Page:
By Patrick Howell, SJ
Pope Francis washed the feet of 12 inmates and a baby at Rome's main prison on Holy Thursday—similar to his now established practice. The inmates included six men from Rebibbia prison and six women from the nearby women's detention center. One was a mother carrying her son on her lap: Francis washed and kissed his little foot as well.
Francis has revolutionized the Holy Thursday foot-washing ceremony by performing it on women and non-Catholics and by traveling to detention centers and facilities for the sick. Vatican rules say the ritual should be performed on men, given that Jesus' apostles were male.
But Pope Francis readily dispenses with Vatican protocol in order to serve others. From the evening of his election when he set aside the fancy lace and brocade and kept his own comfortable, black shoes, he has embodied the simplicity of Jesus in the Gospels. Nothing seems to stand in the way of his compassion. And it’s compelling. People from every walk of life and from every religious tradition are drawn to him.
So in the short space of two years, Pope Francis has changed the Catholic conversation.
As a Jesuit, he has a world-affirming spirituality. God’s creation is a text of revelation just as the Holy Scriptures are. “Finding God in all things” is a famous Jesuit motto –manifesting confidence that God is constantly trying seeking ways to tracks us down and discover love. Francis, the Jesuit pope, exudes this positive spirit--joy and warmth and hospitality.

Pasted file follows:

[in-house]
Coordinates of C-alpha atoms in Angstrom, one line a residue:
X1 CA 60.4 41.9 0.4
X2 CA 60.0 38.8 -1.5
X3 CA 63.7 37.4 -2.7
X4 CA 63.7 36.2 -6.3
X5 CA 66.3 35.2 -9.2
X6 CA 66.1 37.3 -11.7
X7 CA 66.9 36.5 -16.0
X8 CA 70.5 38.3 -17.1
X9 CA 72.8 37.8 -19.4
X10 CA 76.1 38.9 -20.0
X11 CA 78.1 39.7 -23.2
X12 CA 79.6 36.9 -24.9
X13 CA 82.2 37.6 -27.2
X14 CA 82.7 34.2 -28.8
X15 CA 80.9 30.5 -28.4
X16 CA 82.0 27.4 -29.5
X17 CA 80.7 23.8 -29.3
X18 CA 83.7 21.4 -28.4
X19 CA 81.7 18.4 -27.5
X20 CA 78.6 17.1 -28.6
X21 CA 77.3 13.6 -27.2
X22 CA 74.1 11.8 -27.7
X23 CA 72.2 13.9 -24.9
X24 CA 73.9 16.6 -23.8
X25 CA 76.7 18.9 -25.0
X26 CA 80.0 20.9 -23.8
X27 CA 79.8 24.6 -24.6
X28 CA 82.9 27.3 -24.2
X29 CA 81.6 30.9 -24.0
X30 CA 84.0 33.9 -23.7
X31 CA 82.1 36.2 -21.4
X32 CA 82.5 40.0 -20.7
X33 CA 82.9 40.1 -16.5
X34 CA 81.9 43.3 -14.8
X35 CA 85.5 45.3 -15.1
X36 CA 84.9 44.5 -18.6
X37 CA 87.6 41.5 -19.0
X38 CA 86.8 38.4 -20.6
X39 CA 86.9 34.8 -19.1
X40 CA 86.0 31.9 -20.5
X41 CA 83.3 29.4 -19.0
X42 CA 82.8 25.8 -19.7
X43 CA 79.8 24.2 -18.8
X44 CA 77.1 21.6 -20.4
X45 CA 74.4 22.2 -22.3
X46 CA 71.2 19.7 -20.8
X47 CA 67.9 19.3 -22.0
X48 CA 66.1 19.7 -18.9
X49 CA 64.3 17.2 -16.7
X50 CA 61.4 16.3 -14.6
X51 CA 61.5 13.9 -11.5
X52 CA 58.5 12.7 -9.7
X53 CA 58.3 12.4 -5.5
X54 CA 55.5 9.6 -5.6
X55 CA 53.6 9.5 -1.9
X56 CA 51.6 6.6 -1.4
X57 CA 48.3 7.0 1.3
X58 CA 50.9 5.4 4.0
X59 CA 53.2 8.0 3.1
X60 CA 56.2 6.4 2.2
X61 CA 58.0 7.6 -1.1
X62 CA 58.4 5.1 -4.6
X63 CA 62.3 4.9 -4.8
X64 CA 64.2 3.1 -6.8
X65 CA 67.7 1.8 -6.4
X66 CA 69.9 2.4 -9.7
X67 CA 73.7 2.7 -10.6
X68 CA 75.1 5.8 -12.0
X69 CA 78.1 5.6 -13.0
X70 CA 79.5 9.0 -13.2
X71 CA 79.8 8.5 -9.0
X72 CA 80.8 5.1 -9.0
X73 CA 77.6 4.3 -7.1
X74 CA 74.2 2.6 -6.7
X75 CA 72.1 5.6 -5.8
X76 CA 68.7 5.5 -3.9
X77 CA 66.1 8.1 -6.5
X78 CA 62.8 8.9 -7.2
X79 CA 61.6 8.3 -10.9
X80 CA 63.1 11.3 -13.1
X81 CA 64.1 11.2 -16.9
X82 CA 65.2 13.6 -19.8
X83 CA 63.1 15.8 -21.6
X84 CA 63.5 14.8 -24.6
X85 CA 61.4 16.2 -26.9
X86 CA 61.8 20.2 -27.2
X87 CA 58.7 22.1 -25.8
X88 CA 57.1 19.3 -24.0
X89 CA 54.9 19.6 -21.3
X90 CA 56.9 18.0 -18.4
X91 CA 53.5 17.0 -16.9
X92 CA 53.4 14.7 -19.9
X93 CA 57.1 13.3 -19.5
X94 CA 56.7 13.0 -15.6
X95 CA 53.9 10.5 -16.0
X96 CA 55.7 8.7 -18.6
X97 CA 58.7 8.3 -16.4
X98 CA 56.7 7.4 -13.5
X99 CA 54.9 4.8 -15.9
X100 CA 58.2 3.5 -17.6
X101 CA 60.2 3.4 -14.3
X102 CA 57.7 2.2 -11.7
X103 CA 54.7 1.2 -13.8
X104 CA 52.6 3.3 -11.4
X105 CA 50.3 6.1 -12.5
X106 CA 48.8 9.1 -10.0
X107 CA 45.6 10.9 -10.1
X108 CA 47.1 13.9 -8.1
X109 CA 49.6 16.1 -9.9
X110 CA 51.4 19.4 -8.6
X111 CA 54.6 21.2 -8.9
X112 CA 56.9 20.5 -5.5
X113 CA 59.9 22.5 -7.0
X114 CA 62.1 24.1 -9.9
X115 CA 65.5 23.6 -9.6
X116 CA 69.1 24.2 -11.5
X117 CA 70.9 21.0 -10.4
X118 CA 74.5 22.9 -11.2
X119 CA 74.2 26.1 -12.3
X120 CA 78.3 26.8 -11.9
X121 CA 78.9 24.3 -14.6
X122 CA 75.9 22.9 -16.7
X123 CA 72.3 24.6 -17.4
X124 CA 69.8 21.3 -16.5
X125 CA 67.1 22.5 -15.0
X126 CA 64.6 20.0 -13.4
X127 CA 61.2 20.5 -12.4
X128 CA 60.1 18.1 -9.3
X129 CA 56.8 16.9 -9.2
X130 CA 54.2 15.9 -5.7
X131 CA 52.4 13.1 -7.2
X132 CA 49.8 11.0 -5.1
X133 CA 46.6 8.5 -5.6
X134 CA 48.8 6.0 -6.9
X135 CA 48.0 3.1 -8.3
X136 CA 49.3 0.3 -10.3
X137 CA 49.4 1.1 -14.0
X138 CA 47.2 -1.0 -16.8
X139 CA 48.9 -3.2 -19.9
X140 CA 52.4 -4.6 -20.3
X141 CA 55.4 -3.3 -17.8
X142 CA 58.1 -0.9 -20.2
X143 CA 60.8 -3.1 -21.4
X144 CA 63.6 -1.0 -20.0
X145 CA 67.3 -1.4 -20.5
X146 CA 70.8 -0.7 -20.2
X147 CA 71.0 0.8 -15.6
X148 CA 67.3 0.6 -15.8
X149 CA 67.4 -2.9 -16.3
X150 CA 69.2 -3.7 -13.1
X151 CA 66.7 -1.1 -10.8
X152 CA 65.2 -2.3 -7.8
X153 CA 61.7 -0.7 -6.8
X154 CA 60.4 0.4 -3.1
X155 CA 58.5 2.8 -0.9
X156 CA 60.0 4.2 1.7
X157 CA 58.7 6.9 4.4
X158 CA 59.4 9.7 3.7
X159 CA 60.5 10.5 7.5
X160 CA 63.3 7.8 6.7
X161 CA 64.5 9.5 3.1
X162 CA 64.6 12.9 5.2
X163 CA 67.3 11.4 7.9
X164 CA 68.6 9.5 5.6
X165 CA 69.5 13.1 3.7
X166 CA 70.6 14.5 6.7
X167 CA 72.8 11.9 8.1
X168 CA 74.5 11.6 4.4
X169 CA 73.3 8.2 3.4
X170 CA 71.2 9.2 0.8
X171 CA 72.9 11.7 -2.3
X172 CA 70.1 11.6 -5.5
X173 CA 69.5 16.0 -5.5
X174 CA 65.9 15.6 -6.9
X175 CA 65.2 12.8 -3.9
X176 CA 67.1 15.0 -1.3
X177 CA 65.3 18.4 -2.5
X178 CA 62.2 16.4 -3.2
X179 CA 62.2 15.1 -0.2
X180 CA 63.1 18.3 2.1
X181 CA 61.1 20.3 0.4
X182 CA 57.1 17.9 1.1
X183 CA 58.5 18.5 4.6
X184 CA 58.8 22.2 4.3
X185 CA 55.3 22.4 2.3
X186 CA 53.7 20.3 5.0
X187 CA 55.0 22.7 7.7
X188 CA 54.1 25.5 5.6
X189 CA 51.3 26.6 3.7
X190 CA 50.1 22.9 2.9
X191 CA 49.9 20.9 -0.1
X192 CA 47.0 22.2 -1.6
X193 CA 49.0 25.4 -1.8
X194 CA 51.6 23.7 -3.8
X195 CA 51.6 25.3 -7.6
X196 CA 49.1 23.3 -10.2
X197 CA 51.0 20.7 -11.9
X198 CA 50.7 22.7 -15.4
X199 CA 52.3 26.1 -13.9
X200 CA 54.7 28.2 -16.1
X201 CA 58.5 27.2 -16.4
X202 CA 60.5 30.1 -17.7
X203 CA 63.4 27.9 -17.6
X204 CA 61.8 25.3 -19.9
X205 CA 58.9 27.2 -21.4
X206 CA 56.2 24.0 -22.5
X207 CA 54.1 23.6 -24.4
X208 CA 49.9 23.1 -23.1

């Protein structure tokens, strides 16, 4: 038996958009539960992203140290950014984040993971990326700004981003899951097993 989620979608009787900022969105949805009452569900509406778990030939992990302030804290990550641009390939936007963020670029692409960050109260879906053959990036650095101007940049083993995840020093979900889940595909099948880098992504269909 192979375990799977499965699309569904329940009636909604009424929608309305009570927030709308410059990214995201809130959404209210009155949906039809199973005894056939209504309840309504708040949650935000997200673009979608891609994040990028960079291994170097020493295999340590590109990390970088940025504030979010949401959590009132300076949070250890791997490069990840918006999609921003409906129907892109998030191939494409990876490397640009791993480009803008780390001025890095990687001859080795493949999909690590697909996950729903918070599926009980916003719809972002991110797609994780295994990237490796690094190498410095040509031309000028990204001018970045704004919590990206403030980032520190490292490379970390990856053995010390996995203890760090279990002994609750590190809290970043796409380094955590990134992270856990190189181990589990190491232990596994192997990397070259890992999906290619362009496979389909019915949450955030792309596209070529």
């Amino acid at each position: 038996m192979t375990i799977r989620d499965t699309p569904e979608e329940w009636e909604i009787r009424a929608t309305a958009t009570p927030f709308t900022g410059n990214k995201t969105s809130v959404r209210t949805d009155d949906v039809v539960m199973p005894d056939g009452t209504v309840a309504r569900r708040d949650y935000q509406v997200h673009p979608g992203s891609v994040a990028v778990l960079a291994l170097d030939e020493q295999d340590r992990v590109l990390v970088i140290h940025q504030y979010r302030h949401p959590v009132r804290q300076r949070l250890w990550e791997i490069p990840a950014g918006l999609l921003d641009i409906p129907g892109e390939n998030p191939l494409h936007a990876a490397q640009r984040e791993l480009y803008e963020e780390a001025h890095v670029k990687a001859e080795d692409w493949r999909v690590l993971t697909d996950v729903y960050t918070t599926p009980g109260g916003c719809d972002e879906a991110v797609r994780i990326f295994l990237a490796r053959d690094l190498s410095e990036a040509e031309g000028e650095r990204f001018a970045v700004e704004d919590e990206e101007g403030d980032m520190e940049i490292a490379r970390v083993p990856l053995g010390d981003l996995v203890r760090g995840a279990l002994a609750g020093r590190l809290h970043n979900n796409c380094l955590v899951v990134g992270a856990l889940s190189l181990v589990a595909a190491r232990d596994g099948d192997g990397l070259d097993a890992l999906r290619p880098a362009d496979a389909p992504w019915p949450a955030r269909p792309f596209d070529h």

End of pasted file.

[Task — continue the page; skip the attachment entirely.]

In contrast, despite many positive exhortations to a vibrant spirituality, Benedict seemed aloof. He frequently issued warnings against the influence of contemporary culture. At World Youth Day in Sidney, Australia, 2008, for instance, he called on Roman Catholics to lead arenewal of faith against the secularism that was threatening the Church. At other times he seemed to advocate a Christianity much reduced in numbers, provided it was committed, orthodox, Christocentric, and devout.
Sometimes these two different worldviews are described as Thomistic (engaging the world in all its dimensions) and Augustinian (suspicious of worldly endeavors). Of course, the Church needs both voices. We are a sinful people, but loved by God on whom he has showered his mercy.
And the differences between the two popes are a good reminder that Catholicism is a big tent and our center of unity in diversity is the Eucharist, God’s life broken and shared among all of us.
Patrick Howell, S.J., is the Chair of Conversations magazine and professor of pastoral theology at Seattle University